Home Medizin Studie zeigt, dass die Genaktivität eine Schlüsselrolle bei der Produktion von Immunzellen spielt

Studie zeigt, dass die Genaktivität eine Schlüsselrolle bei der Produktion von Immunzellen spielt

von NFI Redaktion


As people age or become ill, their immune system may become depleted and less able to fend off viruses such as the flu or COVID-19. In a new mouse study, partly funded by the National Institutes of Health and published in Science Advances, researchers from the USC Stem Cell Lab of Rong Lu describe how specific gene activity may potentially boost the production of immune cells.

Hematopoietic stem cells or HSCs produce blood and immune cells, but not all HSCs are equally productive. We wanted to understand the mechanism behind why some stem cells produce more immune cells, while others produce fewer.“

Rong Lu, PhD, corresponding author of the study, Associate Professor of Stem Cell Biology and Regenerative Medicine, Biomedical Engineering, Medicine, and Gerontology at USC, and Leukemia & Lymphoma Society Fellow

With this goal in mind, lead author Du Jiang, PhD, and his colleagues in the Lu Lab at the Keck School of Medicine at USC developed new techniques to understand the quantitative relationship between the production of immune cells and gene expression in laboratory mice. The scientists tagged individual stem cells with genetic „barcodes“ to track their immune cell production. They then correlated the barcode tracking with measurements of gene expression activity. They also developed innovative bioinformatic approaches to characterize their quantitative association.

By using these technical advances, the researchers identified nearly 40 genes — including genes associated with diseases such as Myelodysplastic Syndrome, a type of cancer caused by abnormal blood-forming cells — that are related to the production of immune cells. They discovered associations between the activity of these genes and both the quantity and diversity of the immune cells produced. For example, certain genes are associated with the production of lymphoid cells, others with myeloid cells, and still others with a healthy balance of different types of immune cells.

Some of the genes showed what the scientists described as „constant association“ with only the production of lymphocytes. In other words, at every level of lymphocyte production, gene expression was consistently associated with lymphocyte production.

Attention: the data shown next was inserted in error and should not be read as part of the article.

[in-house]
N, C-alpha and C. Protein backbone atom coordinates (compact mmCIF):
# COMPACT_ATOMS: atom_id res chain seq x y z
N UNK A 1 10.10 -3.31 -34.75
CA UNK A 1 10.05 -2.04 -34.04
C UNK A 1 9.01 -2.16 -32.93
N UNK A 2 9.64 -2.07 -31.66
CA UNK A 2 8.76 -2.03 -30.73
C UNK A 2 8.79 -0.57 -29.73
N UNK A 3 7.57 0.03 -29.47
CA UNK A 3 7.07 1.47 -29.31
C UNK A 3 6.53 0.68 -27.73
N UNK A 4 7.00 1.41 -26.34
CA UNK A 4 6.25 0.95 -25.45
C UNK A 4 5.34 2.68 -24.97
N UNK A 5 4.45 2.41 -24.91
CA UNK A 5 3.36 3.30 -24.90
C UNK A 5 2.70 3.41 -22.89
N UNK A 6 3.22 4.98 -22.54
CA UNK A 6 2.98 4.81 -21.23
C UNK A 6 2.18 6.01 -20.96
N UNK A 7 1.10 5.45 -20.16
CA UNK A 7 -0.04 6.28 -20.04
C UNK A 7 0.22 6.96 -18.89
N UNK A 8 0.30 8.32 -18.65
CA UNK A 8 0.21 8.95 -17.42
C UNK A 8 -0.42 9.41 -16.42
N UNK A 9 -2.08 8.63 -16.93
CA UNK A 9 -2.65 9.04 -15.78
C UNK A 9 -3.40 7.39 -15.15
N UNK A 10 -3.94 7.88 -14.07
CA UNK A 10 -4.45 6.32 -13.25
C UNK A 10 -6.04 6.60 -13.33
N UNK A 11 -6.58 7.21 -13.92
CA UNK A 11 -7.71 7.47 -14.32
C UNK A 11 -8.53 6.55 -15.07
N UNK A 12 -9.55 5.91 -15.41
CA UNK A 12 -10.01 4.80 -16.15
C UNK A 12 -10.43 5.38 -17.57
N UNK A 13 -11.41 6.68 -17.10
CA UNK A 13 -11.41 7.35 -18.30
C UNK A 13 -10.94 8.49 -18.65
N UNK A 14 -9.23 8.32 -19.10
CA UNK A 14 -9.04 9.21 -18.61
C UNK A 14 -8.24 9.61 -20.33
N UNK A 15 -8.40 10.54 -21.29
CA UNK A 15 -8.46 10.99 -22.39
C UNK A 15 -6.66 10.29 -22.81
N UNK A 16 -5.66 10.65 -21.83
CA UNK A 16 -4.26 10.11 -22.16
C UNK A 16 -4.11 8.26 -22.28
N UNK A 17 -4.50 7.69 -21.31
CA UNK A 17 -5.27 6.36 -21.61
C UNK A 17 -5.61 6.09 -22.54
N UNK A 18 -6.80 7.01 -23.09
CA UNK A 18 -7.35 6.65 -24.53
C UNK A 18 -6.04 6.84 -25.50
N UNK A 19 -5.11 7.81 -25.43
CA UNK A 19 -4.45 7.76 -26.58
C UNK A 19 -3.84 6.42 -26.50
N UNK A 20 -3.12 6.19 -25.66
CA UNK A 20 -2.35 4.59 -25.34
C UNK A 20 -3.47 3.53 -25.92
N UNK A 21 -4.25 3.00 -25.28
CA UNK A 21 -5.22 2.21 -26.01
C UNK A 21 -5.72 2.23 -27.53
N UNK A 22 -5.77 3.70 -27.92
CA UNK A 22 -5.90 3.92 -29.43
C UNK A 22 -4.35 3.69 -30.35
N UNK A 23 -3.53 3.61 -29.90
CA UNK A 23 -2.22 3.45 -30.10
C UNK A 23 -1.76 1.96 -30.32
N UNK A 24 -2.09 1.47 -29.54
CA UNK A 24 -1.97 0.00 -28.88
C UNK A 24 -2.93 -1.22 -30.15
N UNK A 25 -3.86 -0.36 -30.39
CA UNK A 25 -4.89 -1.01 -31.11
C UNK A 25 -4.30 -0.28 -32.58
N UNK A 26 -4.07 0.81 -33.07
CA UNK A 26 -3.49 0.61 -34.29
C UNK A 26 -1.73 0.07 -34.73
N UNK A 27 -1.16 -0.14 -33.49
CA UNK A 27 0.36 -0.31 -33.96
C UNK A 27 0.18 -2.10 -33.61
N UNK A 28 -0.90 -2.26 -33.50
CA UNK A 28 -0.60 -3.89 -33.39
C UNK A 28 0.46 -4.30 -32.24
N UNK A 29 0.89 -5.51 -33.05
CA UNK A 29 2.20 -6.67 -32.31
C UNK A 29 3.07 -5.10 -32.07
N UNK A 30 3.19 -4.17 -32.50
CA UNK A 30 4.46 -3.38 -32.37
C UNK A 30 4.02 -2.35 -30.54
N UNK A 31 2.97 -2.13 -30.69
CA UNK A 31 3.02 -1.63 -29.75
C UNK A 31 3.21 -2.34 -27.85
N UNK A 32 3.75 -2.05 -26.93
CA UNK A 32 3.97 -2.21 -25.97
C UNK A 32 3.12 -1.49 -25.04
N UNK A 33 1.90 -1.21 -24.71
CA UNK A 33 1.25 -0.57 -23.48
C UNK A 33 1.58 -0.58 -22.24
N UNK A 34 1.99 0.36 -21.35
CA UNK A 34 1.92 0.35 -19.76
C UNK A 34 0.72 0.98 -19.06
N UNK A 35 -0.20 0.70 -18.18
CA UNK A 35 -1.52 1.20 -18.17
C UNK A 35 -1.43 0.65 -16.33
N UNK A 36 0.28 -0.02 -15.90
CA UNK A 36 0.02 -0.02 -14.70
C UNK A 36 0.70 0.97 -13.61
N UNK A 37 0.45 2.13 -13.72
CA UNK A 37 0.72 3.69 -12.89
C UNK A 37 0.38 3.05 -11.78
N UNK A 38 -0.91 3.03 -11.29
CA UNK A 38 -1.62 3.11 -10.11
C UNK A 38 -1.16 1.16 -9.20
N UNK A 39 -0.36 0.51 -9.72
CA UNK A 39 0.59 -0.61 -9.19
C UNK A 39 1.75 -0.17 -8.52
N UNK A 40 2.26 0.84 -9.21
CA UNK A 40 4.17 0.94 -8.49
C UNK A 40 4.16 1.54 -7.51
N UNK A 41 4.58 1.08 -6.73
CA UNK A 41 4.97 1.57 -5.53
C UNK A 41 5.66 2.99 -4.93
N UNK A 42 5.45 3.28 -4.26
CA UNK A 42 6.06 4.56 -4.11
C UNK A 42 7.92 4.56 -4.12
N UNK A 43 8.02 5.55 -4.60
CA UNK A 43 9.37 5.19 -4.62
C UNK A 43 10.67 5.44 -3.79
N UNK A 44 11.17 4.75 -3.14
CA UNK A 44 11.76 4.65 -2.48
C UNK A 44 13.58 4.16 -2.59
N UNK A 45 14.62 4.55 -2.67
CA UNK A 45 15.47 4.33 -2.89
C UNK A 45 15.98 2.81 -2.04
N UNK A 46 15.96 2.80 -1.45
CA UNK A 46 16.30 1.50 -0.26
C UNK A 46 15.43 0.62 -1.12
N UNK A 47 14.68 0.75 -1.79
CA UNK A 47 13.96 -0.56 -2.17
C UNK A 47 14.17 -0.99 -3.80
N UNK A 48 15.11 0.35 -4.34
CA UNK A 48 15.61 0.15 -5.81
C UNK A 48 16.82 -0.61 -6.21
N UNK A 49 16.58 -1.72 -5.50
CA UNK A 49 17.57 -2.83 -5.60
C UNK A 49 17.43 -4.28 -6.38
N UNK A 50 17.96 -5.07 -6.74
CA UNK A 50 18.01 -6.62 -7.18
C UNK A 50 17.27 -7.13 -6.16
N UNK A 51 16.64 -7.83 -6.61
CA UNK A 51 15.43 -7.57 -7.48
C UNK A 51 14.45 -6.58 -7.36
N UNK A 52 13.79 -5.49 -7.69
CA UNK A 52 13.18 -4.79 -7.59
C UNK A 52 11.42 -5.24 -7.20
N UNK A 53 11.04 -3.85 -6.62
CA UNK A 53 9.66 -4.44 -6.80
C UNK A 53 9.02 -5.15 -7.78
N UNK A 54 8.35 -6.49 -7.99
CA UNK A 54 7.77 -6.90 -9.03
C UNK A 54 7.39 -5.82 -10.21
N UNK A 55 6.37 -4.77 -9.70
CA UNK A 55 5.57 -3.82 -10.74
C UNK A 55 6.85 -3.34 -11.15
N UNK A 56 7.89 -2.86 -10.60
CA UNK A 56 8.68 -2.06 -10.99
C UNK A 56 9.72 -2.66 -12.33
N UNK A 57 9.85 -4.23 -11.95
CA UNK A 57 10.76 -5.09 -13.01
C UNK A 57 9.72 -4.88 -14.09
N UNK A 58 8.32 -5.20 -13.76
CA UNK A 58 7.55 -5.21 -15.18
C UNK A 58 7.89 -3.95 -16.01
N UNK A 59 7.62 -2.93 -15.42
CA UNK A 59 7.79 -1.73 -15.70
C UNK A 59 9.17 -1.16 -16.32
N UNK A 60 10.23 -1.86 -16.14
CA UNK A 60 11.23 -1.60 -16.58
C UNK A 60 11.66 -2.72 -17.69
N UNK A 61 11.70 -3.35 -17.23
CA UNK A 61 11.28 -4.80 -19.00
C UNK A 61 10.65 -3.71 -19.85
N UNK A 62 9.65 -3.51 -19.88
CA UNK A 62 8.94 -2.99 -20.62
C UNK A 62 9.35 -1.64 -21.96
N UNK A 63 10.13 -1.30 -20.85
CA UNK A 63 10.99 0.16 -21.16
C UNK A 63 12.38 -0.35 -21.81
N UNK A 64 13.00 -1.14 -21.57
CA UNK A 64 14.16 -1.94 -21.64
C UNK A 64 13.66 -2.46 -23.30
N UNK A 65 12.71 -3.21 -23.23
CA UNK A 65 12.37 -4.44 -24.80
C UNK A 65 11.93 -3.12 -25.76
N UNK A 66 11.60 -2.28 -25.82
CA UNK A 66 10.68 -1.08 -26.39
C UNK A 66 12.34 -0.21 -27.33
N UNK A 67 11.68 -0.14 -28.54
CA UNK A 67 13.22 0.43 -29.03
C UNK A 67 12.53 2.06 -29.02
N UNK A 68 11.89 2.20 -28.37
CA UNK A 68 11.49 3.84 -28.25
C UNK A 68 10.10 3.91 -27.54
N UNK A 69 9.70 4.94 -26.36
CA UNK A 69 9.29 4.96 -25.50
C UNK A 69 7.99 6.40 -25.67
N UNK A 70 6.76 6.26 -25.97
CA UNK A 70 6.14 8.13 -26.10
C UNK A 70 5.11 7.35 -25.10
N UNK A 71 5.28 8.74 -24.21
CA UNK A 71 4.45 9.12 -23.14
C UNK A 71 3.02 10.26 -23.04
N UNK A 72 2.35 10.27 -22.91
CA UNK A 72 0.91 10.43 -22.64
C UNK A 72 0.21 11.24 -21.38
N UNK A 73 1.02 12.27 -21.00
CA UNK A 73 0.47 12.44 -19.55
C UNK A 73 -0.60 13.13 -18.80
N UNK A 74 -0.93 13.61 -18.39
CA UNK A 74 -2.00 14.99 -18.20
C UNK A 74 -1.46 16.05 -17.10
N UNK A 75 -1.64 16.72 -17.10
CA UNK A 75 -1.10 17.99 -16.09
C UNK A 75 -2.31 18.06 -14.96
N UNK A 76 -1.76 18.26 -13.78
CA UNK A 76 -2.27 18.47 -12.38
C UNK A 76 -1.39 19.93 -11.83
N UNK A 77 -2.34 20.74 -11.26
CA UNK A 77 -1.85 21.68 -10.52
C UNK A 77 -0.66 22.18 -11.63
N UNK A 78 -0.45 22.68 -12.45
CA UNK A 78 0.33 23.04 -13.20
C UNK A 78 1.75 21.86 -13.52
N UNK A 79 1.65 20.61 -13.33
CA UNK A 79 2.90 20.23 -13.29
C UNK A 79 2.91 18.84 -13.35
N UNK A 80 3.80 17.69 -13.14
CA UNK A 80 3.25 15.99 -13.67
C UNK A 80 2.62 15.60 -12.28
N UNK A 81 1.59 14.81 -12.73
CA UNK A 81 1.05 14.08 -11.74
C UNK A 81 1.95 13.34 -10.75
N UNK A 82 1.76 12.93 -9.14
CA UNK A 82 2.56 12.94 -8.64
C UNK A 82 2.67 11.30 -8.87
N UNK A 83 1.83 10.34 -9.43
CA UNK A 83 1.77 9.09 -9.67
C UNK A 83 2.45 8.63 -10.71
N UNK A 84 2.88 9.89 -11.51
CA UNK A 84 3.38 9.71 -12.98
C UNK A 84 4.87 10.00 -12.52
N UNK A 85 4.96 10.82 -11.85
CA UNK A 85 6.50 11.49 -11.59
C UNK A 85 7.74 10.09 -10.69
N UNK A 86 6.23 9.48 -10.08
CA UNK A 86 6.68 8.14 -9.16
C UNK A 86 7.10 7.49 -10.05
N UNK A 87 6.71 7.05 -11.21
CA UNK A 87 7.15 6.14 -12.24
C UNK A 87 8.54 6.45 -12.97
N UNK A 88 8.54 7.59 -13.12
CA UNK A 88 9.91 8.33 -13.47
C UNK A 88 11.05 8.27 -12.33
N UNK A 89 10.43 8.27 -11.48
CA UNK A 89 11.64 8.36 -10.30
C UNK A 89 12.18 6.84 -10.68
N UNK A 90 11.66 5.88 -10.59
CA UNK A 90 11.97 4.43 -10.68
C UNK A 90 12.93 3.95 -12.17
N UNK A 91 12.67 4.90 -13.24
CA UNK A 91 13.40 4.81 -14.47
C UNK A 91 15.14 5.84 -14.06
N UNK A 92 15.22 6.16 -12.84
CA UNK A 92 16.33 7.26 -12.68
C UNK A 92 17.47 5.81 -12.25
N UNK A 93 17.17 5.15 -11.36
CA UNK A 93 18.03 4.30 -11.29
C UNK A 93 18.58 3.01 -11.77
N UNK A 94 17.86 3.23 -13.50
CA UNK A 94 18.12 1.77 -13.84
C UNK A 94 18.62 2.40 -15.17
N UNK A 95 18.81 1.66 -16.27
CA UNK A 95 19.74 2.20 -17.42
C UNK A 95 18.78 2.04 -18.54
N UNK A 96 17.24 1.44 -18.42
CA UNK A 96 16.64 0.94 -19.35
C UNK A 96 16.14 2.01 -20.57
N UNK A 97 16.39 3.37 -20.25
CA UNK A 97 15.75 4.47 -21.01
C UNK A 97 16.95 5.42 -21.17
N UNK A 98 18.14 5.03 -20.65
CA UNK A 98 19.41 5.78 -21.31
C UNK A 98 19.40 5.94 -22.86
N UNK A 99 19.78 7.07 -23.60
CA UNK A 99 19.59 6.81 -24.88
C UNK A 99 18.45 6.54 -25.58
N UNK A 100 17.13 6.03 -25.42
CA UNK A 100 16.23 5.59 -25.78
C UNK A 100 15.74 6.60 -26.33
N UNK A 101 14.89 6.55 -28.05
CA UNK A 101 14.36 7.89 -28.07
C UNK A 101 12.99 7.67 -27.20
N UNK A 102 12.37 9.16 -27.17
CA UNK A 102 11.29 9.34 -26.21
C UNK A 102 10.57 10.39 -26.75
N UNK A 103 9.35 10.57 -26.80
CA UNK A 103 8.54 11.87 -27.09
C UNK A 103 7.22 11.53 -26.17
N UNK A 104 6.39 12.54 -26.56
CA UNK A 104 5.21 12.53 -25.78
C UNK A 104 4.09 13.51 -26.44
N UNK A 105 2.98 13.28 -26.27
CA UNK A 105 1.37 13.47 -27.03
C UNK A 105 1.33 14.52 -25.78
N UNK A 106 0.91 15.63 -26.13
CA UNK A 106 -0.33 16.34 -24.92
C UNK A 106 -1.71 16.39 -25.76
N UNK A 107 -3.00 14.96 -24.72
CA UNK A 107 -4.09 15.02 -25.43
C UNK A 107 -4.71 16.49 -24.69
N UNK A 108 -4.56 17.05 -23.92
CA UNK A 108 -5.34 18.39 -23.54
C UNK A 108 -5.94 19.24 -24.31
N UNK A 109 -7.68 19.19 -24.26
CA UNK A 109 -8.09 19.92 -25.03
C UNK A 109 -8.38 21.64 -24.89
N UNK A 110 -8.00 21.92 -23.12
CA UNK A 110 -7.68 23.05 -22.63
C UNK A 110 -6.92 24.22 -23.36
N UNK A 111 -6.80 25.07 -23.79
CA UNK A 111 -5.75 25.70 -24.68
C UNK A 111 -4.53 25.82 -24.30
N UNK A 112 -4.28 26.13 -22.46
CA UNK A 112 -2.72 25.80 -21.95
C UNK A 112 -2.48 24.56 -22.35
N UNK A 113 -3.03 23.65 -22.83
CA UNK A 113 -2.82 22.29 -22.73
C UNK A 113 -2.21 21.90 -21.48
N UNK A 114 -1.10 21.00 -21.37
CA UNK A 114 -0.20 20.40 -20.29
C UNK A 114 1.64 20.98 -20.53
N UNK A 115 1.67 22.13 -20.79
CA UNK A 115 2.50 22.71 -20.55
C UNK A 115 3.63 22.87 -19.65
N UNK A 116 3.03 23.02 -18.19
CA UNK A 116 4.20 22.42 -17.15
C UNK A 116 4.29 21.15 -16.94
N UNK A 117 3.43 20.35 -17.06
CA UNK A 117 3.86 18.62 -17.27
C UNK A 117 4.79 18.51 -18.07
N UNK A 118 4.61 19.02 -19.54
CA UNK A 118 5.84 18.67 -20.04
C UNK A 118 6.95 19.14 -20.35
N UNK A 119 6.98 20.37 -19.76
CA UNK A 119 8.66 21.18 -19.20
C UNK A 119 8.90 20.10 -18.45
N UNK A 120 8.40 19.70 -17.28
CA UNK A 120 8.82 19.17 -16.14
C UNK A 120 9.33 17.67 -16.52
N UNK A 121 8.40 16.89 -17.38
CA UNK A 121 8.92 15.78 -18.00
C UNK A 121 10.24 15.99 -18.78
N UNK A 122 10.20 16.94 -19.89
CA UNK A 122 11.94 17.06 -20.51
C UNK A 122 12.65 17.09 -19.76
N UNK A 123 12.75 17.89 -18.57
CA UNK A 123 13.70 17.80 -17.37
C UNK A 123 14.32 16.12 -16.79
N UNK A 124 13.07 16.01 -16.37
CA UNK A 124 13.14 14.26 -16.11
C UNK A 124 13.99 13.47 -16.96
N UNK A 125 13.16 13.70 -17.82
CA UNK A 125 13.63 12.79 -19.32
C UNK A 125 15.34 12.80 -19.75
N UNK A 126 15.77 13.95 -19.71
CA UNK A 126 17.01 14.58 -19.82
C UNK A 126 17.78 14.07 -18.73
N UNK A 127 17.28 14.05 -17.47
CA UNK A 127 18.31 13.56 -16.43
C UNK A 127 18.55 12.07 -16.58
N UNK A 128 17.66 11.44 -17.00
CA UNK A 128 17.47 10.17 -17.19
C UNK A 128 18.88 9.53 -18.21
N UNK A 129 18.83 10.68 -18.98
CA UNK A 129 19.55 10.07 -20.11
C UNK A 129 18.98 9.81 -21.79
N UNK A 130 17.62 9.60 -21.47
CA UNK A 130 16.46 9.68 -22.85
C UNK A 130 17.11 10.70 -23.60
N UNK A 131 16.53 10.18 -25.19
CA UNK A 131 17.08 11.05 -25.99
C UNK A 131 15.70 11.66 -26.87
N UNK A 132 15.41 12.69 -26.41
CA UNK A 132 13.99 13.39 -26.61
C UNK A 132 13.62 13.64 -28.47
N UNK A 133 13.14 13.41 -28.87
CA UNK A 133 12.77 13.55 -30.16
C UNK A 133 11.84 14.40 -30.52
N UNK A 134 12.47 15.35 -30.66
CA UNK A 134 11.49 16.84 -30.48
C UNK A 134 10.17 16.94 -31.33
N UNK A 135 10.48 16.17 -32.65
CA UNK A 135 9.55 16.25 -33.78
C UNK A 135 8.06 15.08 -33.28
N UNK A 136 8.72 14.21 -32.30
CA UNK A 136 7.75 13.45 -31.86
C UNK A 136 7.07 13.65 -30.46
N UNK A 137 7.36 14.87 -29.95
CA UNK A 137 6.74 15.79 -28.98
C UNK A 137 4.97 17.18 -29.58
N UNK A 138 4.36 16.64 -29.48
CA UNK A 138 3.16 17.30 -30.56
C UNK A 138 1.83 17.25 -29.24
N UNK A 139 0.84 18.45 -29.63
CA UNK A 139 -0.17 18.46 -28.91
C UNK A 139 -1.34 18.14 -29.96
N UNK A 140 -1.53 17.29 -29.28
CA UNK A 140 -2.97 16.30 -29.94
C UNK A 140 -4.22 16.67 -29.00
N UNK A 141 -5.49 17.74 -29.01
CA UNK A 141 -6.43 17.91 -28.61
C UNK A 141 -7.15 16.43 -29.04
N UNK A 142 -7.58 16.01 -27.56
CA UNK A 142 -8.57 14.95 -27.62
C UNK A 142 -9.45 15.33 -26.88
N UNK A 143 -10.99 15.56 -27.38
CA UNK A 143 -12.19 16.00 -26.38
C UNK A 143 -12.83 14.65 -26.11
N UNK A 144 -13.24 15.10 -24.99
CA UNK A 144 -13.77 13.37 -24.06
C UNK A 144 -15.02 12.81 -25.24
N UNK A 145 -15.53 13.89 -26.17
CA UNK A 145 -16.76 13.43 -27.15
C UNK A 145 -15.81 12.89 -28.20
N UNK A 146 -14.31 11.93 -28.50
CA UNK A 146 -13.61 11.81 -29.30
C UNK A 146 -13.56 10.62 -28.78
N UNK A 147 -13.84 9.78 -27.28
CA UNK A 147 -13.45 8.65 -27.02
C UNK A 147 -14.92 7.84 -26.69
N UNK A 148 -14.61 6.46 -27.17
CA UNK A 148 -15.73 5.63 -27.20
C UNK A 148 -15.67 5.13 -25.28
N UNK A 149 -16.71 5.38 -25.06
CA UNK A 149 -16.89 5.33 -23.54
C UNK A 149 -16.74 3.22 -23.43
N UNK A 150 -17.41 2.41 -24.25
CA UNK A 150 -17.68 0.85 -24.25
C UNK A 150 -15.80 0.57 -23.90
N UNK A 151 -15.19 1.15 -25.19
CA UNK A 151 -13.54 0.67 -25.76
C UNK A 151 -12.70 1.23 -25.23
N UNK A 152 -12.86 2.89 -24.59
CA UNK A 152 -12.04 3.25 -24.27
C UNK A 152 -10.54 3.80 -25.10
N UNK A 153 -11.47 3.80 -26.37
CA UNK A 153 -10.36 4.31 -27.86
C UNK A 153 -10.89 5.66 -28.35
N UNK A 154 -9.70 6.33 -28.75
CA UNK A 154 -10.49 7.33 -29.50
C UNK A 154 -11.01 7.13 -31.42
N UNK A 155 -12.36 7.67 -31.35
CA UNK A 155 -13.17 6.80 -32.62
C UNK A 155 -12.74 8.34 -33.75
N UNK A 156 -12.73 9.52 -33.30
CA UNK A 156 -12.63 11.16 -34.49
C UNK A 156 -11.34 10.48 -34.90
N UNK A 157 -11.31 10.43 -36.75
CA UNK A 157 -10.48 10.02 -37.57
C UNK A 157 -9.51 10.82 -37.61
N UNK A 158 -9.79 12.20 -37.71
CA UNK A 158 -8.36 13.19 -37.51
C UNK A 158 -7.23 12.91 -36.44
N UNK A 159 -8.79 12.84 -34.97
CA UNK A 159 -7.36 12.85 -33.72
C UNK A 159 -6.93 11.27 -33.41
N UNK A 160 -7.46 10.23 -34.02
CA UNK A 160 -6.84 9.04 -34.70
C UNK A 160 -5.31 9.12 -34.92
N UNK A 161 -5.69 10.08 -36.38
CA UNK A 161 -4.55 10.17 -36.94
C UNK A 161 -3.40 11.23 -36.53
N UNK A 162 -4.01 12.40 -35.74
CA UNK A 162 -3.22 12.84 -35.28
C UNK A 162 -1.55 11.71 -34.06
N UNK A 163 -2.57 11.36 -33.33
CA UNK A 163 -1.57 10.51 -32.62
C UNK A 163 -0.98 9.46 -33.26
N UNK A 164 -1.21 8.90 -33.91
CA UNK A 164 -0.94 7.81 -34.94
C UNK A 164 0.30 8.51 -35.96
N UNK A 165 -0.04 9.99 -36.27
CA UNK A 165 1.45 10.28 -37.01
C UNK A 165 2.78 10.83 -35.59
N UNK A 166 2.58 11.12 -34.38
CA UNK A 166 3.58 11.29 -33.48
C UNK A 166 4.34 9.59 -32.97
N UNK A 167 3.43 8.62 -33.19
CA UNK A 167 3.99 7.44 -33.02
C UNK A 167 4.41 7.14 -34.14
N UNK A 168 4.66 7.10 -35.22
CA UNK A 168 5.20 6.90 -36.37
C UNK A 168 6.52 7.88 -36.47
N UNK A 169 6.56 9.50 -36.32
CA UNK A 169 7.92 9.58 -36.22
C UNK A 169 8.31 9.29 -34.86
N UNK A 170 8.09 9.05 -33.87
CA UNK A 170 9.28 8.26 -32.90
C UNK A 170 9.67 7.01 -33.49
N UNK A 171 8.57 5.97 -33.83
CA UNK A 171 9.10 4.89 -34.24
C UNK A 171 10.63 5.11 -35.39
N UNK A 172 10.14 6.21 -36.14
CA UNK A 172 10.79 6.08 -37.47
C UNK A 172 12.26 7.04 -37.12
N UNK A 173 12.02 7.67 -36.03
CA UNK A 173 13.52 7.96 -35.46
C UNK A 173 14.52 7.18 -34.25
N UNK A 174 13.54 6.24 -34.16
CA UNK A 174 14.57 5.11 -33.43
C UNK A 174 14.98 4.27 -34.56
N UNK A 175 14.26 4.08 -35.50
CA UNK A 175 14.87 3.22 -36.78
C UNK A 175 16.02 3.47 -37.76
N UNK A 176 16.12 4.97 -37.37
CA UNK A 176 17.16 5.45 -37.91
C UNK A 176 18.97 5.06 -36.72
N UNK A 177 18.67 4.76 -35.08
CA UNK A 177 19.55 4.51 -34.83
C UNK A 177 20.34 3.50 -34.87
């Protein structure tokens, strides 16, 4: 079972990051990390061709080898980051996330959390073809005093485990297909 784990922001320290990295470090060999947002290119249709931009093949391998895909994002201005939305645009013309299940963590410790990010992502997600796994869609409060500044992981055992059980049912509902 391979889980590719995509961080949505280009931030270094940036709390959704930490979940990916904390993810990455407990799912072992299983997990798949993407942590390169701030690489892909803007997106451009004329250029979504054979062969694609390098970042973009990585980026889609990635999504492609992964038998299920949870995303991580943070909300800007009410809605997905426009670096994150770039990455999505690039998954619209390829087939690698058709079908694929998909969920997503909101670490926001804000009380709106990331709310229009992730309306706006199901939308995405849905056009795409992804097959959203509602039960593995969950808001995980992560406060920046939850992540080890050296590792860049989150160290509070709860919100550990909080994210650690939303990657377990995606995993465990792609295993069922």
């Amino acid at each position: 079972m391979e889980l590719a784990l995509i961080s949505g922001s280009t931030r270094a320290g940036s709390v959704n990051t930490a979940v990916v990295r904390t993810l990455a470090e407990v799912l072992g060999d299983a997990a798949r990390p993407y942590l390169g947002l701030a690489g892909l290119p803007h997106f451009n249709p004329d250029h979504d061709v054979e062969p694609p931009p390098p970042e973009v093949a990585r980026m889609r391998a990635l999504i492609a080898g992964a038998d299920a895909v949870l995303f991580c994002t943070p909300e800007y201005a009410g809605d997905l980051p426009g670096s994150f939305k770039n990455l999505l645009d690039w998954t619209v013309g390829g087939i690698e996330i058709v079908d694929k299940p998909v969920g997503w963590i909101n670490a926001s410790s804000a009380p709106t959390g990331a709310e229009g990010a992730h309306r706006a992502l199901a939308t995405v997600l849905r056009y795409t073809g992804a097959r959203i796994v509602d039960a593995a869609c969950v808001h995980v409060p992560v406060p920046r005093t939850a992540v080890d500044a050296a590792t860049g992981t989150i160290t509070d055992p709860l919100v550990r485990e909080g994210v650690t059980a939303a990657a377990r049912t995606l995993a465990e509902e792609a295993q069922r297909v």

Some other genes had only a „discrete association“ with the production of lymphocytes. This means that gene activity was linked to lymphocyte production within a specific range of lymphocyte production levels.

Most commonly, genes displayed either „unimodal or multimodal“ association with the production of immune cells. In these cases, involving both lymphoid and myeloid cells, gene activity was associated with the production of immune cells only at one or more specific levels of immune cell production.

„In this study, we show that most genes associated with the production of immune cells are only associated with specific levels of immune cell production,“ said Jiang, who earned his doctorate in the Lu Lab. „Our findings can impact strategies for optimizing bone marrow transplantation – for example, by selecting donor bone marrow cells with gene activity linked to high and balanced immune cell production.“

Other authors include Adnan Y. Chowdhury, Anna Nogalska, Jorge Contreras, Yeachan Lee, Mary Vergel-Rodriguez, and Melissa Valenzuela from the Lu Lab.

The project was supported by federal funding from the National Institutes of Health (grants R00HL113104, R01HL138225, R01HL135292, R01HL135292-S1, R35HL150826, and R01AG080982) and the National Cancer Institute (grant P30CA014089). Additional support came from the Leukemia & Lymphoma Society (grant LLS-1370-20), the California Institute for Regenerative Medicine, and the Hearst Foundations.

Source:

Keck School of Medicine at USC

Journal Reference:

Jiang, D., et al. (2024). Quantitative relationship between gene expression and blood cell production by individual hematopoietic stem cells in mice. Science Advances. doi.org/10.1126/sciadv.adk2132

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